·       A cup of tea and preferably a cup cake with pink icing.
So, I have to admit right from the start that I forgot to put Black &White in my key! Just for the pupil and the highlight in the eyes. What was I thinking? I’ve run out of the blue I used for the eyes too, so it’s not in the picture (sorry), but you can figure that one out for yourselves, of course. I have faith in you.

Using the checked blankets for dyeing, I’m left with darker and lighter parts of each piece. Depending on how you cut your strips, you can vary the depth for any given area or let it fall where it will. In the ears        , I’ve used darker parts of the fabric.

My darling One True Love would say you (meaning myself) ought to print out a couple of spare patterns, and go at it with your coloured pencils or water-colour paints and I have no real reason to argue with that. Better still, give them to your little ones and see what they come up with!


What you need to do now is:
·     Print out your Purrrfectly Free Pattern, then, get the outline drawing blown up from A4 to A3 size. This will bring it to the size of my own piece (30cm / 12inches across, plus ears), but you might like to make the cat image larger again. The very first thing to do after this is fix up where the circle doesn’t fit on the paper by measuring out from Blossom’s centre-point on her nose (all cats are called she in our house, cat’s mother or not). You’ll need to graft some extra paper onto the sides.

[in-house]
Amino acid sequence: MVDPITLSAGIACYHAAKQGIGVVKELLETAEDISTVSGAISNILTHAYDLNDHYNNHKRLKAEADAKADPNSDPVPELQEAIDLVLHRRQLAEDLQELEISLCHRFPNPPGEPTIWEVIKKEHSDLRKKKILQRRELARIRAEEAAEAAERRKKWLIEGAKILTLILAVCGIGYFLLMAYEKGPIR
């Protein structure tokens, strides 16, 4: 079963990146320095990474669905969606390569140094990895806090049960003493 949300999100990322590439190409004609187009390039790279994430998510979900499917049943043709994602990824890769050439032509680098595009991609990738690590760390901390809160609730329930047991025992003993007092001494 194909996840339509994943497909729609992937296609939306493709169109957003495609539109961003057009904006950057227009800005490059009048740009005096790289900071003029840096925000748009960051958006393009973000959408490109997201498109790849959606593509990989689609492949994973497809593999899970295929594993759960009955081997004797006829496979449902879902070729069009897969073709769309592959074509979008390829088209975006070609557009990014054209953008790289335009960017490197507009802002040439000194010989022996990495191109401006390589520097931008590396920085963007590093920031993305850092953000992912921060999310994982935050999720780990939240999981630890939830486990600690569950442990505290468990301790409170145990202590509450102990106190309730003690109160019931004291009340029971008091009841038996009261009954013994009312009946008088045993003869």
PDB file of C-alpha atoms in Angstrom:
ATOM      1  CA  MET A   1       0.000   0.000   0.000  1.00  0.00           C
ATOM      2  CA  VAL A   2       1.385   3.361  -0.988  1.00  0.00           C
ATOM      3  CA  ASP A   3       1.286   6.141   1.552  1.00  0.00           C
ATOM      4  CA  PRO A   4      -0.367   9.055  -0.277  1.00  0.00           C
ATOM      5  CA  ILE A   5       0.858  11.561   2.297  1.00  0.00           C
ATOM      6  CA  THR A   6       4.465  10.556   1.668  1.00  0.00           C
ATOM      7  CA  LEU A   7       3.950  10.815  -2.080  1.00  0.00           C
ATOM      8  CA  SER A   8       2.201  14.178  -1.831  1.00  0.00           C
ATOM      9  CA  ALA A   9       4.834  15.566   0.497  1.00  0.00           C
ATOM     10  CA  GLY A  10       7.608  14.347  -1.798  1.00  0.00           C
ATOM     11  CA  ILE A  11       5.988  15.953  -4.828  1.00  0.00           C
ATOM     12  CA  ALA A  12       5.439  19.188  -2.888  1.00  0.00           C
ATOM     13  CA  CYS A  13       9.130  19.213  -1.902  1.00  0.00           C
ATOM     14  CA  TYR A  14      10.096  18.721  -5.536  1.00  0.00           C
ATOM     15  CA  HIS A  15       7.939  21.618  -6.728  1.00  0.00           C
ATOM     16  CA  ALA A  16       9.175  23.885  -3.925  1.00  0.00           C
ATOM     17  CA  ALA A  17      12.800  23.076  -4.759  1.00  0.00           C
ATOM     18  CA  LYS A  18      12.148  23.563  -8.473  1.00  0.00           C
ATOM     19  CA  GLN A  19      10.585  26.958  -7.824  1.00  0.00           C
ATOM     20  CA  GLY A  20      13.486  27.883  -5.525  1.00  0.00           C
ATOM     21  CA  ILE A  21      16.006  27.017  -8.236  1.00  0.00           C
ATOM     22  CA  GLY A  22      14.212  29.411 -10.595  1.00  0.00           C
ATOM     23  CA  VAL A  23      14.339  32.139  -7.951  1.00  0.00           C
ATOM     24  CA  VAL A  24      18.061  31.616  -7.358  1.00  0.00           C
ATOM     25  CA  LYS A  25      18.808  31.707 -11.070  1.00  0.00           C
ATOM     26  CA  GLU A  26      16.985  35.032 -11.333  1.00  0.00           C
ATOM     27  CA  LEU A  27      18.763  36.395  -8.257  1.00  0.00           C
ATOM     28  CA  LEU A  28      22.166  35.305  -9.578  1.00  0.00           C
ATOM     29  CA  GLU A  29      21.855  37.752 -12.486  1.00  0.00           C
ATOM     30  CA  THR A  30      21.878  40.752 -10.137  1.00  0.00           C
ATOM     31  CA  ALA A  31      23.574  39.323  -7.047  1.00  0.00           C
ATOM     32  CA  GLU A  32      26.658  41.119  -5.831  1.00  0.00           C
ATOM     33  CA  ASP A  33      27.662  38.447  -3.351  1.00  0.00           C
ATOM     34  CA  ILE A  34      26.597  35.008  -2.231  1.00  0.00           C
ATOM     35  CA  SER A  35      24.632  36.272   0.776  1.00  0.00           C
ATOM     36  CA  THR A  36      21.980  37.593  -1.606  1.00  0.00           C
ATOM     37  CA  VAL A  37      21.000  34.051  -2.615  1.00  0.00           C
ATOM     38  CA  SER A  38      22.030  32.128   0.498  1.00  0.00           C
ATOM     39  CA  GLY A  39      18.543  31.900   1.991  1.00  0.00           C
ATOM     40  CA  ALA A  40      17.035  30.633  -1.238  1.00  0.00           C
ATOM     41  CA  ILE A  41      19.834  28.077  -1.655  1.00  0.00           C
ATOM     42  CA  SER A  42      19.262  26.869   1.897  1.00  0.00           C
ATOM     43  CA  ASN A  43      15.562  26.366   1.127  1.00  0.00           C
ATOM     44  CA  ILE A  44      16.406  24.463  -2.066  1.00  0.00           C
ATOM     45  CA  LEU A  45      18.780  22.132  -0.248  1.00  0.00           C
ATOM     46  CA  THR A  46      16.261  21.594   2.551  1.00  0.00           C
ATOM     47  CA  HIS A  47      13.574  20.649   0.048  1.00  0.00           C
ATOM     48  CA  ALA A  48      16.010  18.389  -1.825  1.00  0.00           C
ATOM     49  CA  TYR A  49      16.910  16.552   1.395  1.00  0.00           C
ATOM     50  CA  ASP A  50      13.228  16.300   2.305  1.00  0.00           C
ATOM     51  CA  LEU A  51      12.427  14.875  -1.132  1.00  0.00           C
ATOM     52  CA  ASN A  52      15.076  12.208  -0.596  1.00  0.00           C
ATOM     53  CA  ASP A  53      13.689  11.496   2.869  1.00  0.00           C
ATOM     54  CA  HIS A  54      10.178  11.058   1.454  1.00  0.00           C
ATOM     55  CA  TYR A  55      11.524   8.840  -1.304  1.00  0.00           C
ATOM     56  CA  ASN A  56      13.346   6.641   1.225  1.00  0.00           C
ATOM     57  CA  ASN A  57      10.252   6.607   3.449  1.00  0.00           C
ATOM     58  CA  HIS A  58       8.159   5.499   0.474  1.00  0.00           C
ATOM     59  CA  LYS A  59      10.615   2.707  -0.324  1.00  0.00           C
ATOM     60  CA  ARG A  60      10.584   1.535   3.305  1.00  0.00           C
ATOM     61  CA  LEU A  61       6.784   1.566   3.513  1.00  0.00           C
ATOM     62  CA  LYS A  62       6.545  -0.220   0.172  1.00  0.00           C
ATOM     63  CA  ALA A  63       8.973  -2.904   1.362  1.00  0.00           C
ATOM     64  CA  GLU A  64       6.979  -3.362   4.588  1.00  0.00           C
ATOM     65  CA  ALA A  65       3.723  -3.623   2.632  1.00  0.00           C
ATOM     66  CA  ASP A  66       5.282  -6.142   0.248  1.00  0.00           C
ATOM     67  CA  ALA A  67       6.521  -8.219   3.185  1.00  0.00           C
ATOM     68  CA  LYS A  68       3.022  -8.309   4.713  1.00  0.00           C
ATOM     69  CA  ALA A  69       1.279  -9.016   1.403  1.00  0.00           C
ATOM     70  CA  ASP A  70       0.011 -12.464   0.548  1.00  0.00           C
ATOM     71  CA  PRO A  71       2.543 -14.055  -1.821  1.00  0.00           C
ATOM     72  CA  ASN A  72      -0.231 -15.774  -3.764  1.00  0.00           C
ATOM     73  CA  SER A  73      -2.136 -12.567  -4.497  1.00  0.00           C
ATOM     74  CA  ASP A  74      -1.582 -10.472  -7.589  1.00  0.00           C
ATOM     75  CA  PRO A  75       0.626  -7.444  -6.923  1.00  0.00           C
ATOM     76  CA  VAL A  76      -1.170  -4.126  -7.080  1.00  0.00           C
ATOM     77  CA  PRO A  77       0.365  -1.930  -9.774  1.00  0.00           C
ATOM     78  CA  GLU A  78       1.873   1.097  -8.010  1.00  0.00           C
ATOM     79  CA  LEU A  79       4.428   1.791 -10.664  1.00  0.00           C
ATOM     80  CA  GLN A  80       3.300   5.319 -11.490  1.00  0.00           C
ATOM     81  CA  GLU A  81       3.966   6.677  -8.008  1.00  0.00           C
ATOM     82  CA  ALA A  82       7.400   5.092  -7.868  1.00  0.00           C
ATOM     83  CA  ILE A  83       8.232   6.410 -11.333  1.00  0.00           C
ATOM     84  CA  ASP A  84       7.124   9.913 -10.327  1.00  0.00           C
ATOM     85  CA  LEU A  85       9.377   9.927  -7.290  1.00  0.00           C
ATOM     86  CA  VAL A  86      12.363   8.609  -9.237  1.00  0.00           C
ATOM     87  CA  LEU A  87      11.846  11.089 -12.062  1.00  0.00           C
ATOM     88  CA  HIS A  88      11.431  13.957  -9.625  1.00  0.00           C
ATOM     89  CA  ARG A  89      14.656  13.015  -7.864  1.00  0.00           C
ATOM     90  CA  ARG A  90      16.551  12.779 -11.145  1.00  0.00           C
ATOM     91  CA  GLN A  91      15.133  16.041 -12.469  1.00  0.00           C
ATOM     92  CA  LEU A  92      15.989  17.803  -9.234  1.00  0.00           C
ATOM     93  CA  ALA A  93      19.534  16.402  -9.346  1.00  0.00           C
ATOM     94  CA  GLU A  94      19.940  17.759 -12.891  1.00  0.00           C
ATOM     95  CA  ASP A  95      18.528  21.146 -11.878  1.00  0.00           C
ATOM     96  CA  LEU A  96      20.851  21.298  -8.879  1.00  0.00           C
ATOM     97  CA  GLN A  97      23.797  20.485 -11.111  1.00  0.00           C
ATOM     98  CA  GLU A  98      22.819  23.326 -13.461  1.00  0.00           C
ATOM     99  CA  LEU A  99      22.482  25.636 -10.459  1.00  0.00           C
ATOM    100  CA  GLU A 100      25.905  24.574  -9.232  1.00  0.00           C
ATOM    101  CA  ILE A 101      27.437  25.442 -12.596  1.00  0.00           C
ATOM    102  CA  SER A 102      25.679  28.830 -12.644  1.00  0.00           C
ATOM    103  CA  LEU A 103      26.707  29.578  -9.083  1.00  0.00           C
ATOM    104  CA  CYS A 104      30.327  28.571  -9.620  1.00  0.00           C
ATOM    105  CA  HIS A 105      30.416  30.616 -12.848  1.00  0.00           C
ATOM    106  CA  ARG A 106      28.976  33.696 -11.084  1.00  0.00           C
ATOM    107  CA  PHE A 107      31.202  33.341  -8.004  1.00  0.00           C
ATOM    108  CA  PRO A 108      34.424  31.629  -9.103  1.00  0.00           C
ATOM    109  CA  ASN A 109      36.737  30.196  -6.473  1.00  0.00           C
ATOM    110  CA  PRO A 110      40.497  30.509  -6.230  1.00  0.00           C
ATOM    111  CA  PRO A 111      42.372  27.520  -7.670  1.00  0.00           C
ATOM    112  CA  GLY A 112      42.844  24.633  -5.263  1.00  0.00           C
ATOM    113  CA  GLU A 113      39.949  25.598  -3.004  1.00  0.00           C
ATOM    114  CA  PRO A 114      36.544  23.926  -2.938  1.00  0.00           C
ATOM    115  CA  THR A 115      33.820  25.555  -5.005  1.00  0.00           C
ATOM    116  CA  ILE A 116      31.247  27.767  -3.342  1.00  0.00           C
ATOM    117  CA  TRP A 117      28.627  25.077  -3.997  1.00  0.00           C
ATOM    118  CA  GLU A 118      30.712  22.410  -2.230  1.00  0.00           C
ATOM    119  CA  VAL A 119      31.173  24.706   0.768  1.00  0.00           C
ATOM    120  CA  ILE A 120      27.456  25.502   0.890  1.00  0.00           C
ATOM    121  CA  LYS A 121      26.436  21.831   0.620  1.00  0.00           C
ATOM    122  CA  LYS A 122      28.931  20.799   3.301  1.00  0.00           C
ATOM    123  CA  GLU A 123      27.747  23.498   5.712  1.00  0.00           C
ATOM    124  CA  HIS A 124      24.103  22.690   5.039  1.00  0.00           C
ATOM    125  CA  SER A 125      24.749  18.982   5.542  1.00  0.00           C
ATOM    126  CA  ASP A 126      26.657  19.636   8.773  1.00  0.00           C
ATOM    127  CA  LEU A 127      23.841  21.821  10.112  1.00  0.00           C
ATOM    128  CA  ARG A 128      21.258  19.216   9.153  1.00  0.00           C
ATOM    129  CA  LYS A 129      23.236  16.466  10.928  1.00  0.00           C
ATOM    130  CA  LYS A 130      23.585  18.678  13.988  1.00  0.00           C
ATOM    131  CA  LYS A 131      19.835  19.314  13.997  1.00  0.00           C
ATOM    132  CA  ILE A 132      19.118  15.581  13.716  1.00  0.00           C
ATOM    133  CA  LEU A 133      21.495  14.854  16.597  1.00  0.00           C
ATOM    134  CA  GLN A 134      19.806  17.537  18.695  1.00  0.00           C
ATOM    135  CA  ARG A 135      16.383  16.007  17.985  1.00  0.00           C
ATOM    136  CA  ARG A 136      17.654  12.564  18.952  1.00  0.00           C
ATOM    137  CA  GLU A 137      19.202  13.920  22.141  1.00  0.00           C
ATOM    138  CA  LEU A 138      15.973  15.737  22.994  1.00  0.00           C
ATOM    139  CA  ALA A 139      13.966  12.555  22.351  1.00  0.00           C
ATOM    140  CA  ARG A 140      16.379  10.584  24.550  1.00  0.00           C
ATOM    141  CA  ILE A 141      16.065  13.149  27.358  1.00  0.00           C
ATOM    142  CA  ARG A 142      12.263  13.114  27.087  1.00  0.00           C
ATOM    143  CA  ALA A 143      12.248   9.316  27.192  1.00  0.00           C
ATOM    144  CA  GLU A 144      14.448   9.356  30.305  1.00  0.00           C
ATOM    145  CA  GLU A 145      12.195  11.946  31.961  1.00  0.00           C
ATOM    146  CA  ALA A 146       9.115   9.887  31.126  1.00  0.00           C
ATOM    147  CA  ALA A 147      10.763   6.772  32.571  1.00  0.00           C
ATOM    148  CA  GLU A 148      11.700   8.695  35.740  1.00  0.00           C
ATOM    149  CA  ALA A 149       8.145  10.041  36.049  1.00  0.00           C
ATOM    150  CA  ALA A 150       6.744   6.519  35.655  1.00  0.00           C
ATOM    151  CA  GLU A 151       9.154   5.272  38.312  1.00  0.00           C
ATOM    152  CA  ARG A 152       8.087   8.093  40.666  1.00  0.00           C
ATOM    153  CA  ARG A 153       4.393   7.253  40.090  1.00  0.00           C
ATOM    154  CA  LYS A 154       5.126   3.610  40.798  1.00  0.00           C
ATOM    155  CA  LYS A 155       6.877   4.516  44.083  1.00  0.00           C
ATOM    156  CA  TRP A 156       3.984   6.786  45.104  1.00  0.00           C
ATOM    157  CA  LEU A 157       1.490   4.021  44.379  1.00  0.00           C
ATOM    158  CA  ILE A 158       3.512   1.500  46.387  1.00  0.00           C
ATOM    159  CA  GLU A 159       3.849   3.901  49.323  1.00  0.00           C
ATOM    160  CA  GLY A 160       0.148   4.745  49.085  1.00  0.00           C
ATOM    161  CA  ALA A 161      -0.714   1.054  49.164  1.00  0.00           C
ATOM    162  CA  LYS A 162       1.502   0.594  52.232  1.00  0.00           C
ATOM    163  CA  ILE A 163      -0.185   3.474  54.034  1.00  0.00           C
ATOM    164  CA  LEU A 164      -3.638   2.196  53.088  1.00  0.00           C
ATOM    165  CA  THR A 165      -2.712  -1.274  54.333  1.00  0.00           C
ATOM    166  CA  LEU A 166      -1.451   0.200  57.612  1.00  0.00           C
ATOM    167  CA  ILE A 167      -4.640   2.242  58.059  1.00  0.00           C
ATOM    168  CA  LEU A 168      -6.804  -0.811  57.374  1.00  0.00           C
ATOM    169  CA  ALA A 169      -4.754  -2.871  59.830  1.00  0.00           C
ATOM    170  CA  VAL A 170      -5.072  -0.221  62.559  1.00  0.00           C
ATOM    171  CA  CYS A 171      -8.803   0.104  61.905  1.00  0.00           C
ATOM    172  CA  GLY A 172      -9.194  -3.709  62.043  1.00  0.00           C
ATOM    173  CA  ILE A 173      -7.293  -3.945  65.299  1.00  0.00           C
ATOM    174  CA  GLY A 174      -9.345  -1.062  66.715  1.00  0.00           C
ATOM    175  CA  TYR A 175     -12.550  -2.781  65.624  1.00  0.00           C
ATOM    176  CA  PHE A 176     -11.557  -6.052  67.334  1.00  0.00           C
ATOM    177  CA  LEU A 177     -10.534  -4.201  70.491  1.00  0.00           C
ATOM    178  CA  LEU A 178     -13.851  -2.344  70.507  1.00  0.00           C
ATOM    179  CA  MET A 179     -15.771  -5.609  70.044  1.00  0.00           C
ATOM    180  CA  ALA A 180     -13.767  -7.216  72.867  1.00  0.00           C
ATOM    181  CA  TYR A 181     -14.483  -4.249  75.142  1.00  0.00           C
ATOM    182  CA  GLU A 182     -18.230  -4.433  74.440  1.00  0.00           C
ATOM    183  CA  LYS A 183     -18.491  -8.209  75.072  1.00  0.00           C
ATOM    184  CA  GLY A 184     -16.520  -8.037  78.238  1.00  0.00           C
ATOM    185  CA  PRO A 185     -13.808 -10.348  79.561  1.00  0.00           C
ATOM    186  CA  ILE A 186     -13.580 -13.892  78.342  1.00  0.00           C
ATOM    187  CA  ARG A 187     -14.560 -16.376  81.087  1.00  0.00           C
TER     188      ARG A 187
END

·       Now lay your Tulle over the pattern and pin or sticky-tape it to secure it. Then trace the pattern, with your permanent marker, onto the tulle (I put a layer of Cling Wrap in between so I don’t ruin my pattern original). Take your time.
·       Next step is to lay your tulle pattern over your Linen or Hessian or Monk’s Cloth, pin in place and carefully draw the lines onto the ground cloth. Clever huh? An oldie, but a goldie. Again, take your time.